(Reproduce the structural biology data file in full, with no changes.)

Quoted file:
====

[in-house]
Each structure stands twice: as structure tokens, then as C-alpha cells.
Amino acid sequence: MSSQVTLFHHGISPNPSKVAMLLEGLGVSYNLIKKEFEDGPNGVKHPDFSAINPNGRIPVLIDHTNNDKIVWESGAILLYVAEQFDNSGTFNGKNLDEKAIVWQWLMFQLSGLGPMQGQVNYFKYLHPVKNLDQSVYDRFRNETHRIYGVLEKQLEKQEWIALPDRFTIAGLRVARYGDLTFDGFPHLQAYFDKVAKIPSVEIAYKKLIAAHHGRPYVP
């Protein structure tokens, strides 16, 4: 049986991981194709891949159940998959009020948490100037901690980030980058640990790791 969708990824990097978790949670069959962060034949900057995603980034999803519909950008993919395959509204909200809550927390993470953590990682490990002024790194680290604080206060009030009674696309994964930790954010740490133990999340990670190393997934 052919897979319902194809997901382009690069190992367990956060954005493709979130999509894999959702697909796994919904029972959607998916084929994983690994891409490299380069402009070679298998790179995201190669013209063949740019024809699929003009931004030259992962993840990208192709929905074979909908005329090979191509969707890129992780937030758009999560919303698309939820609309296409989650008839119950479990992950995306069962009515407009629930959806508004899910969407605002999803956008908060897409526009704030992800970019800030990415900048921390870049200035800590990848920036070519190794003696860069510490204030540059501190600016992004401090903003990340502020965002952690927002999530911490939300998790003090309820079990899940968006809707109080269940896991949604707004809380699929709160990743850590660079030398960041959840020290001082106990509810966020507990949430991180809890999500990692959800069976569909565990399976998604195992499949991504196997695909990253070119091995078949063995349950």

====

[in-house]
Each structure stands twice: as structure tokens, then as C-alpha cells.
Amino acid sequence: MSSQVTLFHHGISPNPSKVAMLLEGLGVSYNLIKKEFEDGPNGVKHPDFSAINPNGRIPVLIDHTNNDKIVWESGAILLYVAEQFDNSGTFNGKNLDEKAIVWQWLMFQLSGLGPMQGQVNYFKYLHPVKNLDQSVYDRFRNETHRIYGVLEKQLEKQEWIALPDRFTIAGLRVARYGDLTFDGFPHLQAYFDKVAKIPSVEIAYKKLIAAHHGRPYVP
């Protein structure tokens, strides 16, 4: 049986991981194709891949159940998959009020948490100037901690980030980058640990790791 969708990824990097978790949670069959962060034949900057995603980034999803519909950008993919395959509204909200809550927390993470953590990682490990002024790194680290604080206060009030009674696309994964930790954010740490133990999340990670190393997934 052919897979319902194809997901382009690069190992367990956060954005493709979130999509894999959702697909796994919904029972959607998916084929994983690994891409490299380069402009070679298998790179995201190669013209063949740019024809699929003009931004030259992962993840990208192709929905074979909908005329090979191509969707890129992780937030758009999560919303698309939820609309296409989650008839119950479990992950995306069962009515407009629930959806508004899910969407605002999803956008908060897409526009704030992800970019800030990415900048921390870049200035800590990848920036070519190794003696860069510490204030540059501190600016992004401090903003990340502020965002952690927002999530911490939300998790003090309820079990899940968006809707109080269940896991949604707004809380699929709160990743850590660079030398960041959840020290001082106990509810966020507990949430991180809890999500990692959800069976569909565990399976998604195992499949991504196997695909990253070119091995078949063995349950």